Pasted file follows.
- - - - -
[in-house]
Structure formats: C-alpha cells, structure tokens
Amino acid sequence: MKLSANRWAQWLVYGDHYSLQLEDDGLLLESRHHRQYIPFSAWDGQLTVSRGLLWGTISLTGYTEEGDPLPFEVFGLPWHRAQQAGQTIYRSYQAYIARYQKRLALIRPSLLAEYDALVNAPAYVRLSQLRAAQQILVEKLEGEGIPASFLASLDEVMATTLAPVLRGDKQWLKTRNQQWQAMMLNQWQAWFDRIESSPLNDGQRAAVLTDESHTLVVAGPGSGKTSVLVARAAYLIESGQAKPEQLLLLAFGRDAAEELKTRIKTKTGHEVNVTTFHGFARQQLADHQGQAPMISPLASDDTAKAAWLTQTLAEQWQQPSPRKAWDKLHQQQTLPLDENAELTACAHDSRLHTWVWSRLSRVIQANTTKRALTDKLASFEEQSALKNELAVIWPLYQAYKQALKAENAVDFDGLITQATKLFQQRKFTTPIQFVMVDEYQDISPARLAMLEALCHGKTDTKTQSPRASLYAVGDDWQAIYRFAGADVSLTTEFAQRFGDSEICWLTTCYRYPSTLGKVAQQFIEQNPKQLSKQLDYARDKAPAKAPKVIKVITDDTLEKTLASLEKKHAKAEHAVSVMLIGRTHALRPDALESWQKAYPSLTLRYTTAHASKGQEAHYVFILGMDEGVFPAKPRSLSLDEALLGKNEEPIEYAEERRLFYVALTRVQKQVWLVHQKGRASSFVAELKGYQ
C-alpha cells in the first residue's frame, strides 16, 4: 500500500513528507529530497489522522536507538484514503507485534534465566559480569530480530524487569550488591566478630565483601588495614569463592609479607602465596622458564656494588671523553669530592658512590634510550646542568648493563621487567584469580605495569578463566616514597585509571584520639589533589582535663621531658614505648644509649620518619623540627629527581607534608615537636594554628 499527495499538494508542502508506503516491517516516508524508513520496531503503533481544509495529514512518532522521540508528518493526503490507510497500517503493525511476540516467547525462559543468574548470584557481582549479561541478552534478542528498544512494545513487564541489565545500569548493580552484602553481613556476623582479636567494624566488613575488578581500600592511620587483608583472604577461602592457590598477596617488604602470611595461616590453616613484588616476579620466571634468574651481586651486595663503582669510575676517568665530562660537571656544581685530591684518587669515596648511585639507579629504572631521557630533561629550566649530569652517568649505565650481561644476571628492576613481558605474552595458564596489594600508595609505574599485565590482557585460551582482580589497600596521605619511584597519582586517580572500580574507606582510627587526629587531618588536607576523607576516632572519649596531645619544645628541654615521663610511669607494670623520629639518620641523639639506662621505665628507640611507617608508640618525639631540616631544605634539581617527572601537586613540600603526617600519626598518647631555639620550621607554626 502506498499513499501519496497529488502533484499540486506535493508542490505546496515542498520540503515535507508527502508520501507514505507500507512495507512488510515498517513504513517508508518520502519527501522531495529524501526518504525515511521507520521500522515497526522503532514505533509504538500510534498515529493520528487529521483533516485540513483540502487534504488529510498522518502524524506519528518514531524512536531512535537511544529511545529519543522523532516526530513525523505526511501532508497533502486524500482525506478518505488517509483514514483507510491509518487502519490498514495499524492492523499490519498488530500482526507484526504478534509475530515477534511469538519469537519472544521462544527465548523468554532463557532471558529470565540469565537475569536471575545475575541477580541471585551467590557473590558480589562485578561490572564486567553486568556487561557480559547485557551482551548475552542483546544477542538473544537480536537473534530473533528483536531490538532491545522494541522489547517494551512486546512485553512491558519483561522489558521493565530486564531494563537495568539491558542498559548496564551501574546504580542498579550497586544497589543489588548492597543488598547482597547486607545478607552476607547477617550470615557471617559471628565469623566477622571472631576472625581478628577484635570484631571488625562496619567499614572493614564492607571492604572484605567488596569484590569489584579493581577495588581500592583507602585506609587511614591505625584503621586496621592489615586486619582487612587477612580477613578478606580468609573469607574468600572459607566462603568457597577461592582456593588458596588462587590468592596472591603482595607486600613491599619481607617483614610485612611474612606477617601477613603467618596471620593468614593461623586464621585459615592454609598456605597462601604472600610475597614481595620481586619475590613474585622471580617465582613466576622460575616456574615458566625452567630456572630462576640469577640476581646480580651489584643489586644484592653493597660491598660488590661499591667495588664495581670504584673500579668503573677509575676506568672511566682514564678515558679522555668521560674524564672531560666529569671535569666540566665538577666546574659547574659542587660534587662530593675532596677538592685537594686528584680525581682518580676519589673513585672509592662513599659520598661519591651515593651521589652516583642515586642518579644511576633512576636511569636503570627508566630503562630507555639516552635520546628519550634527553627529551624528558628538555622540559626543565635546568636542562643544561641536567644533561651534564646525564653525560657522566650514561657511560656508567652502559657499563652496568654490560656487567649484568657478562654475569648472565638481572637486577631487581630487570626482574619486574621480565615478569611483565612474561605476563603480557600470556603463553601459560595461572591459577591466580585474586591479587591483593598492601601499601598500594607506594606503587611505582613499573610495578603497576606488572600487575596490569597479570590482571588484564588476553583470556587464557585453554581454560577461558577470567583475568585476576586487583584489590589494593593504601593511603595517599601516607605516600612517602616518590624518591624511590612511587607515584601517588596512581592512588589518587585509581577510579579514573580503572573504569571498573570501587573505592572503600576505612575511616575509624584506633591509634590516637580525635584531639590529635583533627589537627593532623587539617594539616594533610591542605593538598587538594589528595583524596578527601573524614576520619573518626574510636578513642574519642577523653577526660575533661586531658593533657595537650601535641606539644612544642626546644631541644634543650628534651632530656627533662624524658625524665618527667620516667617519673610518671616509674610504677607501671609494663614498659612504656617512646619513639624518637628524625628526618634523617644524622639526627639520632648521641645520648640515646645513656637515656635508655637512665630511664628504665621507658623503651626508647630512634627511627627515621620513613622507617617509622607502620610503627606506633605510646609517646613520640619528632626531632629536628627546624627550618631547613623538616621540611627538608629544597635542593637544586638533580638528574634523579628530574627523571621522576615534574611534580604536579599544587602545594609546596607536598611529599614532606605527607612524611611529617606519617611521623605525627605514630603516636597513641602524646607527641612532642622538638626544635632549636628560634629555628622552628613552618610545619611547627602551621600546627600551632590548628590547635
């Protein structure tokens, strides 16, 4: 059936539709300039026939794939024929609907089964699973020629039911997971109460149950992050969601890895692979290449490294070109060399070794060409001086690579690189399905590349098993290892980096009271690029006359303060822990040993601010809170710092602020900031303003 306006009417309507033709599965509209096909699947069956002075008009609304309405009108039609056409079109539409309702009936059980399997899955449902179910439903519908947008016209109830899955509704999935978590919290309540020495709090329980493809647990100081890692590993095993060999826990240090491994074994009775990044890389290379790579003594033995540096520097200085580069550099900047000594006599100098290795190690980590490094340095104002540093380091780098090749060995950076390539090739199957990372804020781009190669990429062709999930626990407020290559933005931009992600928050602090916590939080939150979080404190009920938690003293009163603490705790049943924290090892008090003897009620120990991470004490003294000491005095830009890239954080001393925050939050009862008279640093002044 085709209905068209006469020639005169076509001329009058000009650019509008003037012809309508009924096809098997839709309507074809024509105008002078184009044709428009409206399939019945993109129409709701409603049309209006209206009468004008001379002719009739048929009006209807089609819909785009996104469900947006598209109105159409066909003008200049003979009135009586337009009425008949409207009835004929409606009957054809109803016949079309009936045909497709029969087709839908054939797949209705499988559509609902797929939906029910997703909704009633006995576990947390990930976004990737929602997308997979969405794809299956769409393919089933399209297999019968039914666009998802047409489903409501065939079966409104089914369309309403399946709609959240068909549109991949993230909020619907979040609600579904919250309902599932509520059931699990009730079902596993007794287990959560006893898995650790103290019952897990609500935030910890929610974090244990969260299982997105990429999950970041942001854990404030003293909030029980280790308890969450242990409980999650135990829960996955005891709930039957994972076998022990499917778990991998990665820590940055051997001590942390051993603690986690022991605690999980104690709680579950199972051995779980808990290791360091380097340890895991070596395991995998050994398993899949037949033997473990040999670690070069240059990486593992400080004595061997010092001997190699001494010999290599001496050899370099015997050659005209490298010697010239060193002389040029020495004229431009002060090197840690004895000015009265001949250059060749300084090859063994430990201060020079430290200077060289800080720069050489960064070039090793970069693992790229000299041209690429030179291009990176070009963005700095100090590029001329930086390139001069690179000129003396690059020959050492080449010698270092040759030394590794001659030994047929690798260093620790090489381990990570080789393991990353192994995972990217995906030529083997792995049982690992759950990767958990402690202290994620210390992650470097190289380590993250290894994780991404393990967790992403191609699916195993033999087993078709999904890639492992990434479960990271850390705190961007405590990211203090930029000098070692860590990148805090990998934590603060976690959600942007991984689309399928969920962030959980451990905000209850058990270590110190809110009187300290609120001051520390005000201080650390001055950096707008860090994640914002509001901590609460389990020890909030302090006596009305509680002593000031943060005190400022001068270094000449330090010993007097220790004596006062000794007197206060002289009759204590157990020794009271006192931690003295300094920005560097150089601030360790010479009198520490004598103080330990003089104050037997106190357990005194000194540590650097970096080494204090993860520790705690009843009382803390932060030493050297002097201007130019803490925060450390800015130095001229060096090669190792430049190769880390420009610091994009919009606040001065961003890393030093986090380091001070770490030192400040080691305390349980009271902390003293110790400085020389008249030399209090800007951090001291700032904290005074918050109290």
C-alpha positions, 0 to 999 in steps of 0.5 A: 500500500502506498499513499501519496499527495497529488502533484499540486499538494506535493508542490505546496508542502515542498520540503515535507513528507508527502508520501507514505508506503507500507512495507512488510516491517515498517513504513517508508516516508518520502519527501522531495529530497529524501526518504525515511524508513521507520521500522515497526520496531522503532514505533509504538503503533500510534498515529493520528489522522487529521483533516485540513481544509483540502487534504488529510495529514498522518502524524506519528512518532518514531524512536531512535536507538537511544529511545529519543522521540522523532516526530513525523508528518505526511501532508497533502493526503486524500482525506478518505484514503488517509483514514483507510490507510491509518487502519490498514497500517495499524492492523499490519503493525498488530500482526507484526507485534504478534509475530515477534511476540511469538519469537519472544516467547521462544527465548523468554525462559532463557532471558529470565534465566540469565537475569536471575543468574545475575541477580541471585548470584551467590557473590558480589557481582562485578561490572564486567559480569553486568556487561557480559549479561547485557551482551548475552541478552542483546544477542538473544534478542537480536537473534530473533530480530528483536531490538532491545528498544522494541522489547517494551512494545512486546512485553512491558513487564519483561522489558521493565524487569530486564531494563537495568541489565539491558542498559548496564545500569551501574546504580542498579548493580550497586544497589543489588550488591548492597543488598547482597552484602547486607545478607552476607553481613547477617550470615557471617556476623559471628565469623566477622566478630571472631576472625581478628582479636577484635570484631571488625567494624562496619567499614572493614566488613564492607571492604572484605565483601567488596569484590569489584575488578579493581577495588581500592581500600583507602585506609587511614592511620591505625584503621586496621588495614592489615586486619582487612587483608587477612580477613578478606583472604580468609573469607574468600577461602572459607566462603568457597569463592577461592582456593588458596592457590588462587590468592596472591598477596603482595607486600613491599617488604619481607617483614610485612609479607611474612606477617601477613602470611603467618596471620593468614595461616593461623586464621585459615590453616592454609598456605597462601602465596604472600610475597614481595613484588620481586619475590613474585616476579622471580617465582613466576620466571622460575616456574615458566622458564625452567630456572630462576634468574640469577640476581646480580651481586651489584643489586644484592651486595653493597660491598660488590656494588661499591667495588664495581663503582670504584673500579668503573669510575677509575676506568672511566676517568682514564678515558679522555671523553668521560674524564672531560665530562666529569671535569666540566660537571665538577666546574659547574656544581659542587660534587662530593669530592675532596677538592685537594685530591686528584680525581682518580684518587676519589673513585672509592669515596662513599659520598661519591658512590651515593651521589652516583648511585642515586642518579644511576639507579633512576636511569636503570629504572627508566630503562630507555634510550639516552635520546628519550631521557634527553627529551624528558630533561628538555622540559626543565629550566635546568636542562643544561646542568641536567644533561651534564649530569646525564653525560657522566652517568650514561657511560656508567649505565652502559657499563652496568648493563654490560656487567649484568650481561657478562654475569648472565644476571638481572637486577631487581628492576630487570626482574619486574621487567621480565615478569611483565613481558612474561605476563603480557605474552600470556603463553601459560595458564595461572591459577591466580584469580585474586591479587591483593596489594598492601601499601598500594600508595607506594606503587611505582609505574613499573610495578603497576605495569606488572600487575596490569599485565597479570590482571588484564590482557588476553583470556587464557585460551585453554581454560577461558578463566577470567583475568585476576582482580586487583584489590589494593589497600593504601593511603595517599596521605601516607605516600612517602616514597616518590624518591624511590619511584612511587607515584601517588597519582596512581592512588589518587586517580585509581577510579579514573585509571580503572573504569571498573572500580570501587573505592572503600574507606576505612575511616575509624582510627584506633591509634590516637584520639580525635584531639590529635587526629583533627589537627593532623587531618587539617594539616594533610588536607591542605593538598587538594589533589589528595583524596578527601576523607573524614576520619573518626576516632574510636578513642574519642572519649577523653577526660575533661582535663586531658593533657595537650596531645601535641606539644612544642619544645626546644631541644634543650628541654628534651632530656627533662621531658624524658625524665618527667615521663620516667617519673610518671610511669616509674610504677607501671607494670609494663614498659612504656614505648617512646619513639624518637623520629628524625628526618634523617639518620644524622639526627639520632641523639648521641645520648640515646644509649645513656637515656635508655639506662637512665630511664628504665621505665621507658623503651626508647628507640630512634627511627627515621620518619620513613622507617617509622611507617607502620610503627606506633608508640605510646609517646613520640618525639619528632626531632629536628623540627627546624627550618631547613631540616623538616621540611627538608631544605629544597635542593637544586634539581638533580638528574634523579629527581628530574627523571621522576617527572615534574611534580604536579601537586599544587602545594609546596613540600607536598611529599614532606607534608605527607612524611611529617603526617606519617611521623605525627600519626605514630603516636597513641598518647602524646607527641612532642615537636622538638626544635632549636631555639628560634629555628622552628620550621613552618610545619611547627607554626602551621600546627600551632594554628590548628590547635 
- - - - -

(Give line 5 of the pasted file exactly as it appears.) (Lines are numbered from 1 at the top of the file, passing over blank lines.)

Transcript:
């Protein structure tokens, strides 16, 4: 059936539709300039026939794939024929609907089964699973020629039911997971109460149950992050969601890895692979290449490294070109060399070794060409001086690579690189399905590349098993290892980096009271690029006359303060822990040993601010809170710092602020900031303003 306006009417309507033709599965509209096909699947069956002075008009609304309405009108039609056409079109539409309702009936059980399997899955449902179910439903519908947008016209109830899955509704999935978590919290309540020495709090329980493809647990100081890692590993095993060999826990240090491994074994009775990044890389290379790579003594033995540096520097200085580069550099900047000594006599100098290795190690980590490094340095104002540093380091780098090749060995950076390539090739199957990372804020781009190669990429062709999930626990407020290559933005931009992600928050602090916590939080939150979080404190009920938690003293009163603490705790049943924290090892008090003897009620120990991470004490003294000491005095830009890239954080001393925050939050009862008279640093002044 085709209905068209006469020639005169076509001329009058000009650019509008003037012809309508009924096809098997839709309507074809024509105008002078184009044709428009409206399939019945993109129409709701409603049309209006209206009468004008001379002719009739048929009006209807089609819909785009996104469900947006598209109105159409066909003008200049003979009135009586337009009425008949409207009835004929409606009957054809109803016949079309009936045909497709029969087709839908054939797949209705499988559509609902797929939906029910997703909704009633006995576990947390990930976004990737929602997308997979969405794809299956769409393919089933399209297999019968039914666009998802047409489903409501065939079966409104089914369309309403399946709609959240068909549109991949993230909020619907979040609600579904919250309902599932509520059931699990009730079902596993007794287990959560006893898995650790103290019952897990609500935030910890929610974090244990969260299982997105990429999950970041942001854990404030003293909030029980280790308890969450242990409980999650135990829960996955005891709930039957994972076998022990499917778990991998990665820590940055051997001590942390051993603690986690022991605690999980104690709680579950199972051995779980808990290791360091380097340890895991070596395991995998050994398993899949037949033997473990040999670690070069240059990486593992400080004595061997010092001997190699001494010999290599001496050899370099015997050659005209490298010697010239060193002389040029020495004229431009002060090197840690004895000015009265001949250059060749300084090859063994430990201060020079430290200077060289800080720069050489960064070039090793970069693992790229000299041209690429030179291009990176070009963005700095100090590029001329930086390139001069690179000129003396690059020959050492080449010698270092040759030394590794001659030994047929690798260093620790090489381990990570080789393991990353192994995972990217995906030529083997792995049982690992759950990767958990402690202290994620210390992650470097190289380590993250290894994780991404393990967790992403191609699916195993033999087993078709999904890639492992990434479960990271850390705190961007405590990211203090930029000098070692860590990148805090990998934590603060976690959600942007991984689309399928969920962030959980451990905000209850058990270590110190809110009187300290609120001051520390005000201080650390001055950096707008860090994640914002509001901590609460389990020890909030302090006596009305509680002593000031943060005190400022001068270094000449330090010993007097220790004596006062000794007197206060002289009759204590157990020794009271006192931690003295300094920005560097150089601030360790010479009198520490004598103080330990003089104050037997106190357990005194000194540590650097970096080494204090993860520790705690009843009382803390932060030493050297002097201007130019803490925060450390800015130095001229060096090669190792430049190769880390420009610091994009919009606040001065961003890393030093986090380091001070770490030192400040080691305390349980009271902390003293110790400085020389008249030399209090800007951090001291700032904290005074918050109290």